Compiled by the Retriever Weekly Staff
In just two weeks Maryland voters will hit the polls to elect a new Governor. Voters will choose between Anthony Brown, a Democrat and Lieutenant Governor under Gov. Martin O’Malley, and Larry Hogan, a Republican business owner and Cabinet Secretary under former Gov. Robert Ehrlich.
Despite being the Democratic candidate in a deep-blue state, Brown is not a lock to win the election. In a recent poll conducted by the Baltimore Sun, Brown leads Hogan by seven points, but the article notes that “a quarter of Brown’s supporters said they could change their mind.”
Brown is seen as a less than exciting candidate for many Democrats, and is best known for his handling of the botched rollout of the Maryland health care exchange website. The site crashed on the day of its unveiling and has cost the state millions in repairs.
Hogan has harped on the failed exchange site and the state of the economy under O’Malley and Brown in debates. The Republican candidate has stated that 8,688 businesses have left the state while O’Malley has been in office, and that the majority of Fortune 500 companies based in Maryland have relocated since O’Malley first took office. An investigation by the Sun found the latter statement to be false.
Hogan also pushed Brown for not attracting hydraulic fracturing to Western Maryland. Both candidates have said they are interested in bringing fracking to Maryland, but Brown is more concerned about the environmental impacts than Hogan, who wants to repeal environmental protections passed under O’Malley that he believes inhibits the agricultural industry.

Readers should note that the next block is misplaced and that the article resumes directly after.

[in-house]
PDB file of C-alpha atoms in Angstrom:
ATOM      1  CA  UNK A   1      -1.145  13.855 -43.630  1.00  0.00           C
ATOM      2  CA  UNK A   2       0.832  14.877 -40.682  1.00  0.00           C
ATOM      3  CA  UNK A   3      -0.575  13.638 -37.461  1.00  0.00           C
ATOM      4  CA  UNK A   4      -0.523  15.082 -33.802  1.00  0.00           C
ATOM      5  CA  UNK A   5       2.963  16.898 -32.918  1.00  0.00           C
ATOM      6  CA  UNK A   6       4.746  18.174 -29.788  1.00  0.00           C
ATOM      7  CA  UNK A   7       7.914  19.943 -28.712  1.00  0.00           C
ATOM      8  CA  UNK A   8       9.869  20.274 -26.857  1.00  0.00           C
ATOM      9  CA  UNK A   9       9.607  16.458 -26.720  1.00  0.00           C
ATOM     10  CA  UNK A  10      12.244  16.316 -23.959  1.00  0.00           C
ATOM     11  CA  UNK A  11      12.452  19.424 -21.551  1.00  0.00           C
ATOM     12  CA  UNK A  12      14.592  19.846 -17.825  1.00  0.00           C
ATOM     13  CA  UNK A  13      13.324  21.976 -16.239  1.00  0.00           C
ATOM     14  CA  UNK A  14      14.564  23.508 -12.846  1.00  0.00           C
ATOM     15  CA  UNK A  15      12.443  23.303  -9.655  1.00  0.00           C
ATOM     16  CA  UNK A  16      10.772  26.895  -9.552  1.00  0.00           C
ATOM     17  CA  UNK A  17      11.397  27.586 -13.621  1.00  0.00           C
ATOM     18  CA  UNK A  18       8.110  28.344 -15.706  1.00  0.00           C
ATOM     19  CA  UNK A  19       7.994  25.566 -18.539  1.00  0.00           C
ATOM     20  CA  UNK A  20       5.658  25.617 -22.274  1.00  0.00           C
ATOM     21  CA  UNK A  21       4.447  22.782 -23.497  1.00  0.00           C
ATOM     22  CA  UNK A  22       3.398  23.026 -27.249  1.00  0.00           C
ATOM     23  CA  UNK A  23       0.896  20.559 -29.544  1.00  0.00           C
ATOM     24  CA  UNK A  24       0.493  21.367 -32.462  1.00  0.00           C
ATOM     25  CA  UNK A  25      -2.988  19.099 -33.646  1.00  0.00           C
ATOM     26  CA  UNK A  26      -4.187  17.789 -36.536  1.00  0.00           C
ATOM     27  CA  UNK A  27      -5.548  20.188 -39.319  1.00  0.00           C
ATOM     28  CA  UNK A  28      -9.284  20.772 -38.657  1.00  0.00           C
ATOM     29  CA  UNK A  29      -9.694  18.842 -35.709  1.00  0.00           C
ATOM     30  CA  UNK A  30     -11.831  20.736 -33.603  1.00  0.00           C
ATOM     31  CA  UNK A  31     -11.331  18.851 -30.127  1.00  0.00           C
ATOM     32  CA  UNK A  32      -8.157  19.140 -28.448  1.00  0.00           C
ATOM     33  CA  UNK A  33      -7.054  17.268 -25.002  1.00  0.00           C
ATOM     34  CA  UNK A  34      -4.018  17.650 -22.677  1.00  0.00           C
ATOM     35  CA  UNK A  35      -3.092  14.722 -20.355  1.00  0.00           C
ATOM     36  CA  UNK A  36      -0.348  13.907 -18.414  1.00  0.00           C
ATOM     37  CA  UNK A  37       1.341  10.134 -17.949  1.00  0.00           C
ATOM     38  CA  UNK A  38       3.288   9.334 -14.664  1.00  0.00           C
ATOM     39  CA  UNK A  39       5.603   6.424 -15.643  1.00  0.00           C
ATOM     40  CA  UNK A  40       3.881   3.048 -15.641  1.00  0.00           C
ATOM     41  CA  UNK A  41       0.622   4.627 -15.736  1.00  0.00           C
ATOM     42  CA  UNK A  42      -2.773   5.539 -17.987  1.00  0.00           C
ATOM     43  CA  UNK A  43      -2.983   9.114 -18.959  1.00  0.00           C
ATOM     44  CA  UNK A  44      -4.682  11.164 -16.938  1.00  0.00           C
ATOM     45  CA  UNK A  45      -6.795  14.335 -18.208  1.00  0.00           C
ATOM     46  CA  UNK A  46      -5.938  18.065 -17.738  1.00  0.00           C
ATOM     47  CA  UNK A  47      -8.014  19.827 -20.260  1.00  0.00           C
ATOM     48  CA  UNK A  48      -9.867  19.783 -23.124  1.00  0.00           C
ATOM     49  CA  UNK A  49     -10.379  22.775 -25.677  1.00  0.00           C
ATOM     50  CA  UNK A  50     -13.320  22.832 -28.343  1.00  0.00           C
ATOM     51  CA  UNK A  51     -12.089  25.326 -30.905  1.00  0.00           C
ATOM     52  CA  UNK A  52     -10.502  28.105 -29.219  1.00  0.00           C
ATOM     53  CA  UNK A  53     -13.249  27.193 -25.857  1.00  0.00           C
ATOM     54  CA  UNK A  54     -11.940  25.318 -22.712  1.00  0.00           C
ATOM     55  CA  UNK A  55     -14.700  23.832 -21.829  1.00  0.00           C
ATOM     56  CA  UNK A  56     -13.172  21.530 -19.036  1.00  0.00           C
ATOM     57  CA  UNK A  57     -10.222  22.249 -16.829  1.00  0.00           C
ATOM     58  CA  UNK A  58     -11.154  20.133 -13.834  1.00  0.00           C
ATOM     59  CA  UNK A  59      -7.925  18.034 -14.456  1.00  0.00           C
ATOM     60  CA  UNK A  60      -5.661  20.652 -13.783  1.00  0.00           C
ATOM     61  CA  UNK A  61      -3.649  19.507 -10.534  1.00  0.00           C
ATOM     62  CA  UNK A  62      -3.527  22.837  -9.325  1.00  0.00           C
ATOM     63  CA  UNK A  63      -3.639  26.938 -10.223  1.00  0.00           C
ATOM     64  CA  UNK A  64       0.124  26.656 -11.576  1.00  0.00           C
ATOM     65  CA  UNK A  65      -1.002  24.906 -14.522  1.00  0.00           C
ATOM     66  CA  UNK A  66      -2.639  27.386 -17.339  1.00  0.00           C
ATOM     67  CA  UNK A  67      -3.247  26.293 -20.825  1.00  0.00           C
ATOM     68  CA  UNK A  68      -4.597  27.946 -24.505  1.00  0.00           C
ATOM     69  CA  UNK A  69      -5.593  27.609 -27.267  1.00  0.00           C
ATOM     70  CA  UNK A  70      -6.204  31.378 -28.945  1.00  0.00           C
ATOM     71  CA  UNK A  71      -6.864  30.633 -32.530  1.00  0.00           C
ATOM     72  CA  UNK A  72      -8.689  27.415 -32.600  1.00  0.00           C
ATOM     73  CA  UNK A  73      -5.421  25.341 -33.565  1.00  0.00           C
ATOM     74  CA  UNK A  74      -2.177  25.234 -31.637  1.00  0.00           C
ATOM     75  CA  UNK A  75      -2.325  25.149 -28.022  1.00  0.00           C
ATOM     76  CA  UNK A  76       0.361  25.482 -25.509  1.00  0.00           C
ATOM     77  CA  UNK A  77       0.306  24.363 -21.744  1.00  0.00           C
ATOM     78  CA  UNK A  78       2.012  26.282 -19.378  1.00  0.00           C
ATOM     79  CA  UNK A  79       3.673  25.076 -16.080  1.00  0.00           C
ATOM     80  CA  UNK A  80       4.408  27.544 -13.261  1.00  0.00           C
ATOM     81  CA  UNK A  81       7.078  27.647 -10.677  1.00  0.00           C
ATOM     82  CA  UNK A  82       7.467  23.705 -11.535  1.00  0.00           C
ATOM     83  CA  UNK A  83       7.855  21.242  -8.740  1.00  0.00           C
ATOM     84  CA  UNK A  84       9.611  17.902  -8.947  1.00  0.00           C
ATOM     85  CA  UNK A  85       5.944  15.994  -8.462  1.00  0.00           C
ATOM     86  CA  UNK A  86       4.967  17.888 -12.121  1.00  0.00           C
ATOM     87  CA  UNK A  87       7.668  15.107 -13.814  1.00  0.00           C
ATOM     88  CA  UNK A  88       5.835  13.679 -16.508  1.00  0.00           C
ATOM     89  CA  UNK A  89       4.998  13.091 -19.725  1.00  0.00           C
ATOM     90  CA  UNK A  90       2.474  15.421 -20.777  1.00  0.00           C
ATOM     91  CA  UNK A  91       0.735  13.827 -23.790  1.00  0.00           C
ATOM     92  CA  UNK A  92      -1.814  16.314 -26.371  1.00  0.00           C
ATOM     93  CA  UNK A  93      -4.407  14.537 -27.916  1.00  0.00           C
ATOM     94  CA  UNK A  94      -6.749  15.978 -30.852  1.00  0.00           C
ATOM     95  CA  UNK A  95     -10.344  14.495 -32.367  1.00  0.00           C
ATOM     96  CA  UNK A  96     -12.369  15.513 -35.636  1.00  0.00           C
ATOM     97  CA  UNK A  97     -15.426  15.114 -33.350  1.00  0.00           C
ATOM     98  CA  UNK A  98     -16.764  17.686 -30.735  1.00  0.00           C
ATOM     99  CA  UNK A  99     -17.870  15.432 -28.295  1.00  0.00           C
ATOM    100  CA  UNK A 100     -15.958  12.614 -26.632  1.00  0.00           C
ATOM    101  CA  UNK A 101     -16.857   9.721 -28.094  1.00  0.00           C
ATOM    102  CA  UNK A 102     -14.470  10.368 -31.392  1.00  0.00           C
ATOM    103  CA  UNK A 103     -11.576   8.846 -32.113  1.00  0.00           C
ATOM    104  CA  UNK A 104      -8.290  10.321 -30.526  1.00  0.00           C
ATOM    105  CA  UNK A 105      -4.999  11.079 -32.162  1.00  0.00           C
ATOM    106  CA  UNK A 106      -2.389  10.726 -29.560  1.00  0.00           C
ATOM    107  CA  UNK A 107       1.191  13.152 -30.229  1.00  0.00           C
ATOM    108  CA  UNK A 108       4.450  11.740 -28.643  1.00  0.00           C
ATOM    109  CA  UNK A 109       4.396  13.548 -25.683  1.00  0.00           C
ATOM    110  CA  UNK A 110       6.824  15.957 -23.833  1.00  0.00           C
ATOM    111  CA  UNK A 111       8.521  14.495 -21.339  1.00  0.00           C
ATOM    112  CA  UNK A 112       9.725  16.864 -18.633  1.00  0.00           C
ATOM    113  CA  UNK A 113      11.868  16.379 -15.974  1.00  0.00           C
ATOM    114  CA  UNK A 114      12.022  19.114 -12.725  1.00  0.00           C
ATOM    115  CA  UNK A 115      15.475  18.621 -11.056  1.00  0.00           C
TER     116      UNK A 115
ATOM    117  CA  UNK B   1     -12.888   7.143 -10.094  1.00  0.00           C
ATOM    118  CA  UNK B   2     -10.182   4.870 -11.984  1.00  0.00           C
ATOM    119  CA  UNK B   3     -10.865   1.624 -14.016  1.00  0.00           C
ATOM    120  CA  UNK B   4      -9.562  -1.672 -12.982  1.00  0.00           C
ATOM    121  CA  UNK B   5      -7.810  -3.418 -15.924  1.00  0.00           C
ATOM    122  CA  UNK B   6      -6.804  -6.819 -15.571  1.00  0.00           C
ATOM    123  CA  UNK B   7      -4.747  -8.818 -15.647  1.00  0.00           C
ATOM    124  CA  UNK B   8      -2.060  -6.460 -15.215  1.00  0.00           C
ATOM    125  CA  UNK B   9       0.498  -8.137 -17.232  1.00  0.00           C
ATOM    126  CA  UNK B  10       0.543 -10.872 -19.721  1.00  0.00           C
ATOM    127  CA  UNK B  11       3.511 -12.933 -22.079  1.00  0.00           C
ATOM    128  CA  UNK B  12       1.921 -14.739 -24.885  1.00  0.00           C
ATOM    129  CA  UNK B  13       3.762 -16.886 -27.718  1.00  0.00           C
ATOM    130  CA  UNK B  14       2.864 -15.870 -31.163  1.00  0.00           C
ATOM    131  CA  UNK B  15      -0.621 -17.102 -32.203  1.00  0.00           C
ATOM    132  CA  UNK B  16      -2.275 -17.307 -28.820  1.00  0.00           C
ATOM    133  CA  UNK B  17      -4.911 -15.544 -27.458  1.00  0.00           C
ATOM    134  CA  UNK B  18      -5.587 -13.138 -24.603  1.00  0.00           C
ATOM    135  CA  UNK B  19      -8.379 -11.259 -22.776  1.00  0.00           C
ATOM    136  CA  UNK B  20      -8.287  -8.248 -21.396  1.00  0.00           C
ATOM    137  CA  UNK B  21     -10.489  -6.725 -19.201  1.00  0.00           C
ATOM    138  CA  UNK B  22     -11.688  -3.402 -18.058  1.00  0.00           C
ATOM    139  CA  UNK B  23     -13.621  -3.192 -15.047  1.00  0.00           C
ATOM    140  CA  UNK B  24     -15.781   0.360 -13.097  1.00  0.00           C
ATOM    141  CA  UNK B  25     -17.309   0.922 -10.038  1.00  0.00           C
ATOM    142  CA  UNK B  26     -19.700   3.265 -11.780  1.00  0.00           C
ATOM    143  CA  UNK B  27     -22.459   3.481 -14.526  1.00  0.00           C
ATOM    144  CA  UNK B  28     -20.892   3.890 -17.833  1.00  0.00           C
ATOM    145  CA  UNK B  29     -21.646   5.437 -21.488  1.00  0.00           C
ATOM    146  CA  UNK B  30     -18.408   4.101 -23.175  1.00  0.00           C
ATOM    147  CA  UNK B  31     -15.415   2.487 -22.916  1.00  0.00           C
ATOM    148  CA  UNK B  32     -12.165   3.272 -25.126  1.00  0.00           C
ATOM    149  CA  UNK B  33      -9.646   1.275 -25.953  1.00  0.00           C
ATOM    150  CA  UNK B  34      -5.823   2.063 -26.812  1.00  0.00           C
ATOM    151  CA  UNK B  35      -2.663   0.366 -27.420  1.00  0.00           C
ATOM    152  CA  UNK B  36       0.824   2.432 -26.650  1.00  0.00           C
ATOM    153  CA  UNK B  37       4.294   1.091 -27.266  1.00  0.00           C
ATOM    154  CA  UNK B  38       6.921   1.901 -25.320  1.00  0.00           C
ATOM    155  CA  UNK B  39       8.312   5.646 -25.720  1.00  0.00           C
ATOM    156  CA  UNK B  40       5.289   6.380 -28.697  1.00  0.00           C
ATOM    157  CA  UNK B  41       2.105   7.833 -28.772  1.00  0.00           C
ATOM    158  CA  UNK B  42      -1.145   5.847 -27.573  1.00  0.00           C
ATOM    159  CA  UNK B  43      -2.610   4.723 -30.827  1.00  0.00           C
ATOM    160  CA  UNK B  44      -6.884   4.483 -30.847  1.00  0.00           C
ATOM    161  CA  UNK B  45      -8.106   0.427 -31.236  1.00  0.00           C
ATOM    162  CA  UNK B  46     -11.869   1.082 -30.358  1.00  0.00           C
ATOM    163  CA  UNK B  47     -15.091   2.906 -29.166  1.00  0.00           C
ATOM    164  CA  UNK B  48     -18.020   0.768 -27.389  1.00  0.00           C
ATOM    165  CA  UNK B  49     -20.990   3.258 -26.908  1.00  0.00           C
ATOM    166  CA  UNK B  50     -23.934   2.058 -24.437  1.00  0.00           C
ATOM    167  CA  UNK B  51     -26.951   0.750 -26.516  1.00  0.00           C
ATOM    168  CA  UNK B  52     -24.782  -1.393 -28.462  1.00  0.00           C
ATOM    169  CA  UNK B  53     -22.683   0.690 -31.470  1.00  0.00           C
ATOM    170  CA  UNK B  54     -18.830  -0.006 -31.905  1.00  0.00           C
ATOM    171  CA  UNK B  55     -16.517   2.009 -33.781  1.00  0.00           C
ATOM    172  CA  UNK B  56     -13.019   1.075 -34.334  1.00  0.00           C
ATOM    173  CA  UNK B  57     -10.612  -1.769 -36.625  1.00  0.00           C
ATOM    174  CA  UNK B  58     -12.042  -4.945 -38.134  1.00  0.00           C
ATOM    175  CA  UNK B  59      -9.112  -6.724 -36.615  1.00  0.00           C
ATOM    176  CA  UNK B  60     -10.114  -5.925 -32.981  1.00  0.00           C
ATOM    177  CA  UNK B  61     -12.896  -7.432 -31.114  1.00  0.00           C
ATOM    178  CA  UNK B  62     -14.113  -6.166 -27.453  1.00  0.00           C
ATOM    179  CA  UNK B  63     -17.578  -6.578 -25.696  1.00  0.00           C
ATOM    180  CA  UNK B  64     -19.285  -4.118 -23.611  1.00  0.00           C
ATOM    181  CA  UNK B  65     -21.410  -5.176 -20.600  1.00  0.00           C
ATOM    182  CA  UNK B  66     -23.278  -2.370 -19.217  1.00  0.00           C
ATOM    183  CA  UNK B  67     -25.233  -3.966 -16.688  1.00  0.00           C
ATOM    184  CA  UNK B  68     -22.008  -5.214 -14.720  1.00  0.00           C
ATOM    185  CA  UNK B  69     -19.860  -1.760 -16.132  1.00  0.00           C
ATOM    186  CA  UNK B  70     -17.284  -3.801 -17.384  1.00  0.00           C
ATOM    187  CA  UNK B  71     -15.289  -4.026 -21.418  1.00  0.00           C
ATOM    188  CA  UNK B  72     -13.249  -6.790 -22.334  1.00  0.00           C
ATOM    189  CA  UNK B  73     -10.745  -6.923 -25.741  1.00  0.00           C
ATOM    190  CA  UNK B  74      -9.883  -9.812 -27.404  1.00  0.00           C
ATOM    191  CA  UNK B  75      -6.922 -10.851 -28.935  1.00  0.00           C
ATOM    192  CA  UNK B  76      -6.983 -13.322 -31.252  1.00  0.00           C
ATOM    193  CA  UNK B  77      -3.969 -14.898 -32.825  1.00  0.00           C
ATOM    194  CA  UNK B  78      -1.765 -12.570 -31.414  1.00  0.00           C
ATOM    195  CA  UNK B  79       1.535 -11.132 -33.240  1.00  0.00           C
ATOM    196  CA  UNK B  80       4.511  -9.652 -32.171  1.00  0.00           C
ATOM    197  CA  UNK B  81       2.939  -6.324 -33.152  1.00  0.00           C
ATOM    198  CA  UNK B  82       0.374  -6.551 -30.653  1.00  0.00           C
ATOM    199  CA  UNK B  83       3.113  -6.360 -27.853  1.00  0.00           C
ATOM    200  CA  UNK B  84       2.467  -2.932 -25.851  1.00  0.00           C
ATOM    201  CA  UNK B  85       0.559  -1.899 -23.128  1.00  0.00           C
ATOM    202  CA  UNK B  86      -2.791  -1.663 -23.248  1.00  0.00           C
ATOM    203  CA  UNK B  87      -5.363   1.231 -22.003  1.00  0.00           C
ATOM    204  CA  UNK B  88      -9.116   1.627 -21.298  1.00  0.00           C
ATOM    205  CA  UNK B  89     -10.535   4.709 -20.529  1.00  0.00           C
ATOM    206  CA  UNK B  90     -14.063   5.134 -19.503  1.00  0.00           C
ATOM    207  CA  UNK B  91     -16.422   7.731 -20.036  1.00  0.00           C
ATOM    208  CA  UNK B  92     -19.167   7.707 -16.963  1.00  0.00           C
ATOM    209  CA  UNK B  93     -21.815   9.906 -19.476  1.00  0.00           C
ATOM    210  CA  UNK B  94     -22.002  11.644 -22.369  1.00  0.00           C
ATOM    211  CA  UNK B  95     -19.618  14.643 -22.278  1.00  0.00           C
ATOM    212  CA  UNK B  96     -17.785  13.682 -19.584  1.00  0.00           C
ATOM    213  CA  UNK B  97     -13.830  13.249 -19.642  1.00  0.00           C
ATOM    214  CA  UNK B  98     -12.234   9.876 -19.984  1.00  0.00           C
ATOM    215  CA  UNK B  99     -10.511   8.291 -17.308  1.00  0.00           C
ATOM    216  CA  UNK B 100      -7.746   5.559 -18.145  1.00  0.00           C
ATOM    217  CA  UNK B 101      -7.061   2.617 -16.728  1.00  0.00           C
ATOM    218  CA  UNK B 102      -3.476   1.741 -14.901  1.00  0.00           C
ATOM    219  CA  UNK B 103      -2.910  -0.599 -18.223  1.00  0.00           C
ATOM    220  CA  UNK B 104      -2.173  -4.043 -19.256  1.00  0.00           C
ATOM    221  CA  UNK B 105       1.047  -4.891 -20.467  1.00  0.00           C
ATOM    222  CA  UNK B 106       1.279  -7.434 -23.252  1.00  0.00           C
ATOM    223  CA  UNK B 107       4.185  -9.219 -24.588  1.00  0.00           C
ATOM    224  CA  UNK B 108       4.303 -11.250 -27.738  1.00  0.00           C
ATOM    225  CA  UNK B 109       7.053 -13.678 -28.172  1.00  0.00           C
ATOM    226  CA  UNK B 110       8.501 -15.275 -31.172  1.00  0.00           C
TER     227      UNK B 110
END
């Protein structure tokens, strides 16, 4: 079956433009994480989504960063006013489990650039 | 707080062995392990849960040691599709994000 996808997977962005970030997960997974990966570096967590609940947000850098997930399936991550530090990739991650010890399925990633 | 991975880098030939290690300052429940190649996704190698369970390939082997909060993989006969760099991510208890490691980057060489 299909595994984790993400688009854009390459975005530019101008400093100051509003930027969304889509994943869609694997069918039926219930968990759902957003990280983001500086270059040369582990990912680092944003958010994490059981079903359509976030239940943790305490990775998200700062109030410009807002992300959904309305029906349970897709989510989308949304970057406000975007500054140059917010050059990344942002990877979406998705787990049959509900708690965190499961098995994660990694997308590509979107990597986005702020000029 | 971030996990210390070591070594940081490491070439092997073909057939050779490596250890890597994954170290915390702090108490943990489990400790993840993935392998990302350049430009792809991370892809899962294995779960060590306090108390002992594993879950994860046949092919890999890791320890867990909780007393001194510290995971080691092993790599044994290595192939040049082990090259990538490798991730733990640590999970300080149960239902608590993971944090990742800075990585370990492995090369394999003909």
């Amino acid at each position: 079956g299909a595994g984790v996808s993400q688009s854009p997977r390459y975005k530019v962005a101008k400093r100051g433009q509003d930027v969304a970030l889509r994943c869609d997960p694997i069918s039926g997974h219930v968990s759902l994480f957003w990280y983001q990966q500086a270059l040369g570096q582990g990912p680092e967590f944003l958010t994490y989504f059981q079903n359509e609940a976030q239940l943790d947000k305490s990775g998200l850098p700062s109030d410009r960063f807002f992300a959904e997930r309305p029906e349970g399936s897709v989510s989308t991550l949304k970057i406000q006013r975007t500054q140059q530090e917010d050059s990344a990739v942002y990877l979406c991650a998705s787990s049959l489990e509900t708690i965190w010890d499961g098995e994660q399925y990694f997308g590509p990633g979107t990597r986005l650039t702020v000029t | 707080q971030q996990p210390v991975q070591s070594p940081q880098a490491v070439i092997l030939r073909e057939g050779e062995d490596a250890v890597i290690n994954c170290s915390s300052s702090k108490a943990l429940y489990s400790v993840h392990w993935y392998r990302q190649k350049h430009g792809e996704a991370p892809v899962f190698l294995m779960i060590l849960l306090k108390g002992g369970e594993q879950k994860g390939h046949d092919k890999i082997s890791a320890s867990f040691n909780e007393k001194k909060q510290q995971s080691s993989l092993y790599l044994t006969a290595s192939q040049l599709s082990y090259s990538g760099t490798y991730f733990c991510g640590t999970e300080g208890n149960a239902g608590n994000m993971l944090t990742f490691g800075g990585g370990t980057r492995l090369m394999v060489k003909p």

Repealing recent tax hikes are a main point in Hogan’s agenda. As a recent profile in the Sun put it, “[Hogan] contends he can eliminate billions of dollars of waste in state government while leaving vital programs unscathed.” UMBC professor of public policy Donald F. Norris is quoted in the article as calling the claim, “utterly impossible.”
Economic policy is one area that tends to sway Maryland voters.
In his weekly column for the Sun, UMBC professor and chair of the American Politics program Thomas F. Schaller noted that each candidate needs to entice, “women willing to hear out either party’s nominees on economics, provided they are not first turned off by what they deem unacceptable views on social issues like abortion.” Hogan isn’t interested in fighting Democrats on social issues, and is more focused on the economy.
In a largely Democratic state, Brown would presumably hold an advantage, but Hogan has an involved following. Brown needs to convince Democrats to vote in November, something he was largely unable to do during the primary elections.
Only 22 percent of eligible voters participated in the primary elections, which the Washington Post noted, “is higher than some had predicted but still a new low for [Maryland].”
Brown made his strongest attempt yet to energize his Democratic base this weekend when President Barack Obama visited Prince George’s County to campaign for Brown. “Go find your friends to vote. Get your cousin to vote. Get your uncle to vote,” he said. It was clear that Democrats realize what they need to do to put Brown in the governor’s mansion.
Whether or not a visit from the President will be enough to get voters out to the polls will remain to be seen.